Do you take your patients for granted?


When I think about the absolute essentials of a thriving therapy practice. Three essentials come to mind:

  1. Remarkable patient experience
  2. Remarkable provider-patient relationships
  3. Remarkable profit margin

In all of these factors, relationships play a vital role. You might say its all about relationships.

Unfortunately in the hurried pace of healthcare sometimes therapists take patients for granted. Some therapists have allowed the minutiae of insurance demands and government regulations to crowd the most important predictor of practice success–positive patient relationships.

Therapists tend to focus their resources on getting new referrals rather than retaining current patients for life. Choosing where to invest your energy and time can be challenging, especially when it comes to marketing. It’s tempting to look beyond investing in the patient relationship right in front of you to a referral stream that’s “out there someplace”. In reality, every one of your patients has the potential to become a referral source.

Some of you may believe you already know what your patients want and that you deliver exceptional service. But have you ever asked them what they think of your scheduling process, your payment policies or their satisfaction with the care they received from your assistants?

A loyal patient is not made just through great therapy, though obviously, results do matter. It’s paying attention to the essential details that make patients’ entire experience at your clinic exceptional. In order for your clinic to stand out, you’ll need to strive to execute the practice essentials with every patient.

A loyal patient is not made just through great therapy outcomes, though obviously, results do matter. It’s paying attention to the essential details that make patients’ entire experience at your clinic exceptional. In order for your clinic to stand out from the competition, you’ll need to strive to execute the practice essentials with every patient.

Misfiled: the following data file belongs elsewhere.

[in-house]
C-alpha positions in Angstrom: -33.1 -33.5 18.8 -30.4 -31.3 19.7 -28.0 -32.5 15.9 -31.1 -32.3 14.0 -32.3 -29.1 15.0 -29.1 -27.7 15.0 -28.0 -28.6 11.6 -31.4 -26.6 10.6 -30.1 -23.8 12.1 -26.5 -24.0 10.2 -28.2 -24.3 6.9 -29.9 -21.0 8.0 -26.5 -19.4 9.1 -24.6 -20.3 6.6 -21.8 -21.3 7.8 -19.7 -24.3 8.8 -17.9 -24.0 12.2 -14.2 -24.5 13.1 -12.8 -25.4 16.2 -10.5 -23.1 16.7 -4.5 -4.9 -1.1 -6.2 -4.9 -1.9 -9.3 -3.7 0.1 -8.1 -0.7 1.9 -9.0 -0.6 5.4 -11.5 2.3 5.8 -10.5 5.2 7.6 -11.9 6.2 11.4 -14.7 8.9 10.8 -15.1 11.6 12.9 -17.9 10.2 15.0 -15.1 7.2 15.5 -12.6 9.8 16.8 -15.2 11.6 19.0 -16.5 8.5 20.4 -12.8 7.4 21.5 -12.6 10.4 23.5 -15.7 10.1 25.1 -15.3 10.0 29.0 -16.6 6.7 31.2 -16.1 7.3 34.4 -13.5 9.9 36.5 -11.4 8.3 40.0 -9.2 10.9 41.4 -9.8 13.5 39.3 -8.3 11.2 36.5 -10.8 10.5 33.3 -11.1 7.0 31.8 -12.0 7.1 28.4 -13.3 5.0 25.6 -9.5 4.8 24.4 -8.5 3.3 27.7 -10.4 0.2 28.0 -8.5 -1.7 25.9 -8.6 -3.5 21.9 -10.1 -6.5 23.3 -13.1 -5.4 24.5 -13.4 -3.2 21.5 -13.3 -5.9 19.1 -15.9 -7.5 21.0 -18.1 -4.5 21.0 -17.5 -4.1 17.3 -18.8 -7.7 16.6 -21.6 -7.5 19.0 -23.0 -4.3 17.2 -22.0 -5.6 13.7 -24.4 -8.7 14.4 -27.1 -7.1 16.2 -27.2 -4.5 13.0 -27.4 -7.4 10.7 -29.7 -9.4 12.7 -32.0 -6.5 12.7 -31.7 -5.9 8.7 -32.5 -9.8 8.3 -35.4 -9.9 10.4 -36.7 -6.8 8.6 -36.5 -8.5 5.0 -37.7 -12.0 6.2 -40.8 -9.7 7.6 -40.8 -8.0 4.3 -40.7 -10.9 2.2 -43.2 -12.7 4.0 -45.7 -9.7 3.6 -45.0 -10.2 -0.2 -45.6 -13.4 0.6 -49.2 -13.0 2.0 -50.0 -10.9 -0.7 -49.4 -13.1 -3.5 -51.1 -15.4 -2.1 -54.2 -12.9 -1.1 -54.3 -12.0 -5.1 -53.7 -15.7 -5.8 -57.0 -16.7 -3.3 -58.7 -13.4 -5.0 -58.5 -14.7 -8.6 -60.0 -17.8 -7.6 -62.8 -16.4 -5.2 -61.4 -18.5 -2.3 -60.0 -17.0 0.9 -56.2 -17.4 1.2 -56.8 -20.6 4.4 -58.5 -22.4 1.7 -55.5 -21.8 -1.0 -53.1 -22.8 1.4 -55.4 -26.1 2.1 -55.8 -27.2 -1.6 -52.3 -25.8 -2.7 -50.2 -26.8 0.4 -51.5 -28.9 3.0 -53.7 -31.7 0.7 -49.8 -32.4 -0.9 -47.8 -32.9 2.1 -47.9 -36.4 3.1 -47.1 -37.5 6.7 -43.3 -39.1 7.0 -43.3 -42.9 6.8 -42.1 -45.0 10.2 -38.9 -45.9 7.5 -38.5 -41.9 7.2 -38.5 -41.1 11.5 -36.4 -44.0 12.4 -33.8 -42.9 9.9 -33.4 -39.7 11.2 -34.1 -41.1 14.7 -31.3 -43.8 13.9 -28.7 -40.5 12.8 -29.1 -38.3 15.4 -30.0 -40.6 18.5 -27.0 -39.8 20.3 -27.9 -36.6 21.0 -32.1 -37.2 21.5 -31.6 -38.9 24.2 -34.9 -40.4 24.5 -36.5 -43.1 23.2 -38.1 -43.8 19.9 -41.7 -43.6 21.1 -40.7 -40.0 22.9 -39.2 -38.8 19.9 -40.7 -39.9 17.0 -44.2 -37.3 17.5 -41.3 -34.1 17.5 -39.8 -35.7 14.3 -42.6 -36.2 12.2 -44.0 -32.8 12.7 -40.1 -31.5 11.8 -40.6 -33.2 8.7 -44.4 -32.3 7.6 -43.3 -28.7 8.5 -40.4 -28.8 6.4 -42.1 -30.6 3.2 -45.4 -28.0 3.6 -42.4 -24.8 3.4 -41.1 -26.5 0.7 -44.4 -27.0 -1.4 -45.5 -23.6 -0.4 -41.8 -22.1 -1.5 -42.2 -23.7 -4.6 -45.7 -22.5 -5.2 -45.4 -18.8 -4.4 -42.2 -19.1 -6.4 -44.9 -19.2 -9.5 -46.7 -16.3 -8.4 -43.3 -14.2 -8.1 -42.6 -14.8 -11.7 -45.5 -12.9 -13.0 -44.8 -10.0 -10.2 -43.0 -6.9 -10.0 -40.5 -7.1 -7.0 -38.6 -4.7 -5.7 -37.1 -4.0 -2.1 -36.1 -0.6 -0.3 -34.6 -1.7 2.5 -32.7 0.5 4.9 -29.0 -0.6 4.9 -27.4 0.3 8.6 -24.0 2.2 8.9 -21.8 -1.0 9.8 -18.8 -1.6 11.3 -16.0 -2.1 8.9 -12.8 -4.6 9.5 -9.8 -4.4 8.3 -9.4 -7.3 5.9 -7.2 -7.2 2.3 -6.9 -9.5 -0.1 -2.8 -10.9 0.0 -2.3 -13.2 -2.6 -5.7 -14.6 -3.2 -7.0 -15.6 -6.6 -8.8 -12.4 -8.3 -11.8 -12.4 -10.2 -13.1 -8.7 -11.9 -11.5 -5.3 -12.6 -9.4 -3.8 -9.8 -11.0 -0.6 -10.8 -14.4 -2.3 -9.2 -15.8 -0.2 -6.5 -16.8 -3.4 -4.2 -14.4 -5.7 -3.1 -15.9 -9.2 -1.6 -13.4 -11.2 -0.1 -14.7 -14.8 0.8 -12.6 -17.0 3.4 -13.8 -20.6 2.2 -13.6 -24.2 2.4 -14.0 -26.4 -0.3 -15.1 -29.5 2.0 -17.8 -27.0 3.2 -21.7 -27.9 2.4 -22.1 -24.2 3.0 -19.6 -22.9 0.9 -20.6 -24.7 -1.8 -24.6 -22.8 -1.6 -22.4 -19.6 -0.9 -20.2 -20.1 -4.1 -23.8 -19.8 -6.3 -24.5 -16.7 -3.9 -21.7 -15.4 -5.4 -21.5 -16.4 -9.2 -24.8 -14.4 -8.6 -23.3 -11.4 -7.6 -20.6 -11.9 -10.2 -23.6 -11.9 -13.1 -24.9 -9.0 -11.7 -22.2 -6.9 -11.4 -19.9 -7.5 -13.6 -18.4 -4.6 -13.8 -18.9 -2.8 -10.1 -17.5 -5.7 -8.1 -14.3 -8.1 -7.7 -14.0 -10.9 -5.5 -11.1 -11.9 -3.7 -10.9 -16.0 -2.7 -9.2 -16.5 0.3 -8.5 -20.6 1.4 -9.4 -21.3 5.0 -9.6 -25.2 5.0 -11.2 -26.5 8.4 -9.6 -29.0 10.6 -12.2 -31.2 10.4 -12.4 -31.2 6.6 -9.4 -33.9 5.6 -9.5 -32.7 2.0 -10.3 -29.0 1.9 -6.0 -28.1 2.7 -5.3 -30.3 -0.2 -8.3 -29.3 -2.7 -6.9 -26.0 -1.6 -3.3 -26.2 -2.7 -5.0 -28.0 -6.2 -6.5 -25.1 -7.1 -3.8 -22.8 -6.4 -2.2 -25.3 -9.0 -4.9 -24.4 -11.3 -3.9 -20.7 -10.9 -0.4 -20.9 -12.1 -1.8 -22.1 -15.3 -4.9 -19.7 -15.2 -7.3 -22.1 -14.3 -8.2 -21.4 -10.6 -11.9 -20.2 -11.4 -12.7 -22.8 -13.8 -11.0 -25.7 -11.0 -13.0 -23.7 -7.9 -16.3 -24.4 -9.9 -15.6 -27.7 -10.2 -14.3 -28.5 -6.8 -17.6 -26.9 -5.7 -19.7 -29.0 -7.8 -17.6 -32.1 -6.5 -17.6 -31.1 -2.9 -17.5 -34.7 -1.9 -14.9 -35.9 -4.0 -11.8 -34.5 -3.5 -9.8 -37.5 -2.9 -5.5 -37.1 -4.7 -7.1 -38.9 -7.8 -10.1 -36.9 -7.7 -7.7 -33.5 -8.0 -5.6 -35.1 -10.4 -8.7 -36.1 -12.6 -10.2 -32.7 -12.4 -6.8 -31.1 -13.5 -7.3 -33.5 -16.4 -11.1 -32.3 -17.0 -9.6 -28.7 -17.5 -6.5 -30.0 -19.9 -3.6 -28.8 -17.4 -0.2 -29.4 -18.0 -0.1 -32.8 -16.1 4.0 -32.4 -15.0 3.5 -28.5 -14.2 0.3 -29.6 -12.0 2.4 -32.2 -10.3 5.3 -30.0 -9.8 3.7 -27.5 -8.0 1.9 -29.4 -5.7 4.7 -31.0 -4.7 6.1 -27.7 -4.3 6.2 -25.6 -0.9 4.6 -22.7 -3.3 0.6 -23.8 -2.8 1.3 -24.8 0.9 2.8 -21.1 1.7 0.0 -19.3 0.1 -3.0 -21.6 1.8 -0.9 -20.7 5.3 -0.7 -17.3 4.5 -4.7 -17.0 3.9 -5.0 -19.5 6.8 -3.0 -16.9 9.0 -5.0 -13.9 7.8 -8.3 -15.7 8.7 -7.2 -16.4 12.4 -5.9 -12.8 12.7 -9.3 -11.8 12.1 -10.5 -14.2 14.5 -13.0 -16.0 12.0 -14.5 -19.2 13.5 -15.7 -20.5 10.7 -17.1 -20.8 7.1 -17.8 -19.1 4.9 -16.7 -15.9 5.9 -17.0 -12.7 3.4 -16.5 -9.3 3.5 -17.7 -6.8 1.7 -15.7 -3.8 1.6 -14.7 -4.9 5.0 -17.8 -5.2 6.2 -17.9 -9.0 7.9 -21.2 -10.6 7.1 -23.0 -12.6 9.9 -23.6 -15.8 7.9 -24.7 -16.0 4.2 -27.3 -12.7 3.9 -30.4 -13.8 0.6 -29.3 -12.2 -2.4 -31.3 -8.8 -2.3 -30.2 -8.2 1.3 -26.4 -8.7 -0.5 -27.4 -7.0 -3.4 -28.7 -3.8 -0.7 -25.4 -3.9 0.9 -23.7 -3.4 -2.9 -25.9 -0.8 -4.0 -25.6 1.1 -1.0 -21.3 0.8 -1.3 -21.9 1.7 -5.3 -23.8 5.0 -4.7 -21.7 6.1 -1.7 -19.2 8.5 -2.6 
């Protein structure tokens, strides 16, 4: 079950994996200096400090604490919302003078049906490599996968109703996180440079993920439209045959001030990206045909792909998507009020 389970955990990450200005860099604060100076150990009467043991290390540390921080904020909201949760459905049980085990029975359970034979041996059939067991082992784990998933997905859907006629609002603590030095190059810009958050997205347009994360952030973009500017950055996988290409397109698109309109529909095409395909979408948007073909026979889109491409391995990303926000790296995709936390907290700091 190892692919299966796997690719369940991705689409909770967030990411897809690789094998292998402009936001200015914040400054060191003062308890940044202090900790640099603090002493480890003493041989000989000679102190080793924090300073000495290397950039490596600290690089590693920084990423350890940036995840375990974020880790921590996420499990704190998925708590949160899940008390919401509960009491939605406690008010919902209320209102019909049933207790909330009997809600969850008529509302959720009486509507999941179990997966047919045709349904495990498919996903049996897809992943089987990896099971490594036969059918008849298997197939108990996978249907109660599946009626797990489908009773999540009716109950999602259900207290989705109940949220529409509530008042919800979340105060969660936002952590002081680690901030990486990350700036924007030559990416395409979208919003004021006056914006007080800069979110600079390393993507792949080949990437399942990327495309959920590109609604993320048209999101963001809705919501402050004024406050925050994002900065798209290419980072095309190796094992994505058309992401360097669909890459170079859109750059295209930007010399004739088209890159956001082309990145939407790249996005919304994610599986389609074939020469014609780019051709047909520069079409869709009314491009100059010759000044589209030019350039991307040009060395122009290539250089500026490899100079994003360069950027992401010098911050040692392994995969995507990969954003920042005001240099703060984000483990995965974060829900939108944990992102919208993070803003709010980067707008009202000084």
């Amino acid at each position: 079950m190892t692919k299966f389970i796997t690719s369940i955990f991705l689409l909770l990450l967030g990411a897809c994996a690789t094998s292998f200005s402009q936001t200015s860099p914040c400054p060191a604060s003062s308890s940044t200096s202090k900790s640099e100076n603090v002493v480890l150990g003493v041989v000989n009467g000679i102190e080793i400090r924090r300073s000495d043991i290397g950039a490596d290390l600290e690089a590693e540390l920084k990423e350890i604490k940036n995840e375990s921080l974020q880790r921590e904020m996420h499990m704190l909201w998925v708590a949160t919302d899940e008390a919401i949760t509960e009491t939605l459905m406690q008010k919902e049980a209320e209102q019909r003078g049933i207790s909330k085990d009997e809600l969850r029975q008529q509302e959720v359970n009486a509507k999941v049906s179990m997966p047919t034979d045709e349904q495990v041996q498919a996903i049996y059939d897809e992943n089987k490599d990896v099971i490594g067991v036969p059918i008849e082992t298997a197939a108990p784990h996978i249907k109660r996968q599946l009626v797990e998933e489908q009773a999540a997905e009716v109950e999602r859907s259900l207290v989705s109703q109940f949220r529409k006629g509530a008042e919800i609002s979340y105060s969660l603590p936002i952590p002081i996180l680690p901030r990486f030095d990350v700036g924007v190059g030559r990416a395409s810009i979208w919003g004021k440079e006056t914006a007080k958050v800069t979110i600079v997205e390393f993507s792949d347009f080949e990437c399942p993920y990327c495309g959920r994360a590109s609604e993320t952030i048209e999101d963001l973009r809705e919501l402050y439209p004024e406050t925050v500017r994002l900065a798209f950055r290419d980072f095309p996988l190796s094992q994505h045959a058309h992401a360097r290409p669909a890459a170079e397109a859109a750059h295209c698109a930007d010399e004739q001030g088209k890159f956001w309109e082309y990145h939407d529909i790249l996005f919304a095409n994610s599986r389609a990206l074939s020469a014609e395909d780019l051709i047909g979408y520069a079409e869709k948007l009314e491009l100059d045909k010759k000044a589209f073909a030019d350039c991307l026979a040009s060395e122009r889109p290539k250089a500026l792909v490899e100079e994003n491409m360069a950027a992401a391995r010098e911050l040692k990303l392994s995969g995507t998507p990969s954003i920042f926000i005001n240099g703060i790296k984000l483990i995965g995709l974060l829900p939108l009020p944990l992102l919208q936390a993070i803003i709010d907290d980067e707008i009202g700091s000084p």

The question is how do I do this with so many demands on my time?

Focus on the essentials


“The wisdom of life consists in the elimination of non-essentials” -Lin Yutang


The way of an essentialist, as described by Greg McKeown in his bestseller Essentialism, is the relentless pursuit of less but better. It’s not about getting more things done but getting the right things done. Essentialism is about making hard choices to invest your time and energy in the activities that allow you to make your greatest contribution.

A practice owner who takes a disciplined approach to self-leadership is regularly stopping to ask,

  • Am I investing in the most important activities?
  • Which activities are vital few as opposed to the trivial many?
  • How can I eliminate the trivial many from my daily operation?
  • How can we do the vital few activities almost effortlessly?

Remarkable relationships are the lifeblood of any successful therapy practice. An exceptional provider-patient relationship is at the core of your patients having a remarkable experience at your clinic.

[clickToTweet tweet=” An exceptional provider-patient relationship is at the core of your patients having a remarkable experience.” quote=”An exceptional provider-patient relationship is at the core of your patients having a remarkable experience.”]


What is patient relationship management?